2. Images, illustrations, and charts should be submitted as separate files. Acceptable extensions are .jpeg/.jpg, .pdf, .eps, and .tif.
      1. Please submit true Grayscale copies of your images for print. Resolution of these images should be between 300 and 600 dots per inch (dpi).
      2. Please also submit color copies of your images for our website. Discuss the dimensions of your images with the lead editor prior to submission.


Below are examples of some common citation forms. For electronic citations and other examples see

Single author or editor

First citation: Alain Epp Weaver, Mapping Exile and Return: Palestinian Dispossession and a Political Theology for a Shared Future (Minneapolis: Fortress, 2014).

Following citations: Epp Weaver, Mapping Exile and Return.

First citation: Karl Rahner, ed., Encyclopedia of Theology: The Concise Sacramentum Mundi (New York: Seabury, 1975).

Following citations: Rahner, ed., Encyclopedia of Theology.

Two authors or editors

First citation: Rachel J. Lapp and Anita K. Stalter, More than Petticoats: Remarkable Indiana Women (Guilford, CT, and Helena, MT: Twodot, 2007.)

Following citations: Lapp and Stalter, More than Petticoats.

First citation: Gerald W. Schlabach and Margaret Pfeil, eds., Sharing Peace: Mennonites and Catholics in Conversation (Collegeville, MN: Liturgical, 2013).

Following citation: Schlabach and Pfeil, eds., Sharing Peace.

Three or more authors or editors

First citation: Harvie M. Conn et al. The Urban Face of Mission: Ministering the Gospel in a Diverse and Changing World, eds. Manuel Ortiz and Susan S. Baker (Phillipsburg, NJ: P & R, 2002).

Following citations: Conn et al., Urban Face of Mission.

First citation: Neil Brenner et al., eds., Cities for People, Not for Profit: Critical Urban Theory and the Right to the City (London and New York: Routledge, 2012).

Following citations: Brenner et al., eds., Cities for People.

Book with translator

First citation: Pierre Bourdieu, Distinction: A Social Critique of the Judgement of Taste, trans. Richard Nice (Cambridge, MA: Harvard University Press, 1984).

Following citations: Bourdieu, Distinction.

Chapter or titled part of a book

First citation: Pierre Bourdieu, “The Economy of Practices,” Distinction: A Social Critique of the Judgement of Taste, trans. Richard Nice (Cambridge, MA: Harvard University Press, 1984), 97–256.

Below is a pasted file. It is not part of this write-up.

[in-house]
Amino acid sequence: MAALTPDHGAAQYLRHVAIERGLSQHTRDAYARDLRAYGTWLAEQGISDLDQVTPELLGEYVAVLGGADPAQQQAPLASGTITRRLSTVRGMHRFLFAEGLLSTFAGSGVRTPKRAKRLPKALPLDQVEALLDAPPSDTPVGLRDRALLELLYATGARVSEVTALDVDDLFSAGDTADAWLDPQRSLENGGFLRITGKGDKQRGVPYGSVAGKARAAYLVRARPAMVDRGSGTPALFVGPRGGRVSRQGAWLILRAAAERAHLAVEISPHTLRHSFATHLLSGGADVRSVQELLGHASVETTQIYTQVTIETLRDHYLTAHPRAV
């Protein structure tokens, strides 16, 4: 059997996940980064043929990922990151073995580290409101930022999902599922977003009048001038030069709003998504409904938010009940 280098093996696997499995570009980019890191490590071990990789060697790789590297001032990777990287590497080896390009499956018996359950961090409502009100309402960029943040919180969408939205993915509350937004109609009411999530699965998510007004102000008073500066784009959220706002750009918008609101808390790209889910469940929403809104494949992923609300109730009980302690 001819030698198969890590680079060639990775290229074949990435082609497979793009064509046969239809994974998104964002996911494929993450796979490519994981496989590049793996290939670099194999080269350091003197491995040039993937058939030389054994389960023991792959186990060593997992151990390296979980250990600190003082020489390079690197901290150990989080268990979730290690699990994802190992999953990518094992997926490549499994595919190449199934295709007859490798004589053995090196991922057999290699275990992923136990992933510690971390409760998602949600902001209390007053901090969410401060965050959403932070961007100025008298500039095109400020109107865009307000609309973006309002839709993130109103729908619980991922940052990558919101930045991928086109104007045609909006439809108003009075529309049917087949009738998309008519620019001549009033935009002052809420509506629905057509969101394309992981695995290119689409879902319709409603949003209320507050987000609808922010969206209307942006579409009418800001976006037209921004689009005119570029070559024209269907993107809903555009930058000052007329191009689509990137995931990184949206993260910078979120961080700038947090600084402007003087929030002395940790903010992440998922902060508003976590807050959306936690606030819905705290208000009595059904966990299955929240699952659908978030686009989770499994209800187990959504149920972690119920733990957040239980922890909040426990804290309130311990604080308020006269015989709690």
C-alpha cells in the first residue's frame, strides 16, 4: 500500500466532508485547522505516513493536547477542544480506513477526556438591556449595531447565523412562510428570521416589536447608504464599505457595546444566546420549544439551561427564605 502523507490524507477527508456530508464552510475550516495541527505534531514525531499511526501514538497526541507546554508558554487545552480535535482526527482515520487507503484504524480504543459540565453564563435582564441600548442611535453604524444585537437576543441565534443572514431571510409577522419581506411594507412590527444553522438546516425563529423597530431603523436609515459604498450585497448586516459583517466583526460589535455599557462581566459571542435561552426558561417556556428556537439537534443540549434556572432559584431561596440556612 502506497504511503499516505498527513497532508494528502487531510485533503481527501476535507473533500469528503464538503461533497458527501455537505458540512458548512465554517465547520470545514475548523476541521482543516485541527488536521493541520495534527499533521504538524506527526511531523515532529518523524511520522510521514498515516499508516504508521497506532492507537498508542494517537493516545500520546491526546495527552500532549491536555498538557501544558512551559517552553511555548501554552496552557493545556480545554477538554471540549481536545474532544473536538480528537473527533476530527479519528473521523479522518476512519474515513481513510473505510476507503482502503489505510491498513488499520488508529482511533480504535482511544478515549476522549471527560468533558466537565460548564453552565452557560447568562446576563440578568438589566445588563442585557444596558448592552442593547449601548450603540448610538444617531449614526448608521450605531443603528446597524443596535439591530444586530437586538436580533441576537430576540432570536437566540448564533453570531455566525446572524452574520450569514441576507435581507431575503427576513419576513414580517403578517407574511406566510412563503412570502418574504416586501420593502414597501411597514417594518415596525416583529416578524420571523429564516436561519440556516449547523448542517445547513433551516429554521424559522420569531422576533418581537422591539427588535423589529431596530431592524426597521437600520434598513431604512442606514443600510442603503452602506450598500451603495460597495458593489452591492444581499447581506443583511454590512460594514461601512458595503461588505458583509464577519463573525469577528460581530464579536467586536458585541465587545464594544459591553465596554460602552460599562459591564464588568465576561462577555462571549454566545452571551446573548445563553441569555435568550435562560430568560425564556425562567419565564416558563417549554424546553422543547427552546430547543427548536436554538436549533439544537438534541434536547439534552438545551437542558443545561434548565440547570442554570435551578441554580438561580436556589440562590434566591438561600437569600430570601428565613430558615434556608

Following citations: Bourdieu, “Economy of Practices,” 97–256.

Essay in a muliauthored work

First citation: Alan Kreider, “The Significance of the Mennonite-Catholic Dialogue: A Mennonite Perspective,” in Sharing Peace: Mennonites and Catholics in Conversation, eds. Gerald W. Schlabach and Margaret Pfeil (Collegeville, MN: Liturgical, 2013), 20–31.

Following citations: Kreider, “Mennonite-Catholic Dialogue,” 20–31.

Article in a periodical

First citation: Caroline Schaffalitzky de Muckadell, “On Essentialism and Real Definitions of Religion,” Journal of the American Academy of Religion 82, no. 2 (June 2014): 495–520.

Following citations: Schaffalitzky de Muckadell, “On Essentialism,” 495–520.

Article in an encyclopedia or dictionary

First citation: José Luis L. Aranguren, “Ethics,” in Encyclopedia of Theology: The Concise Sacramentum Mundi, ed. Karl Rahner (New York: Seabury, 1975), 442–47.

Following citations: Aranguren, “Ethics,” 442–447.

Unpublished dissertation

First citation: William Curtis Holtzen, “Dei Fide: A Relational Theology of the Faith of God” (PhD diss., University of South Africa, 2007).

Following citations: Holtzen, “Dei Fide.”

Book Review

First citation: James Urry, review of Manufacturing Mennonites: Work and Religion in Post-War Manitoba, by Janis Thiessen, Mennonite Quarterly Review 88, no. 1 (January 2014): 131–33.

Following citations: Urry, review.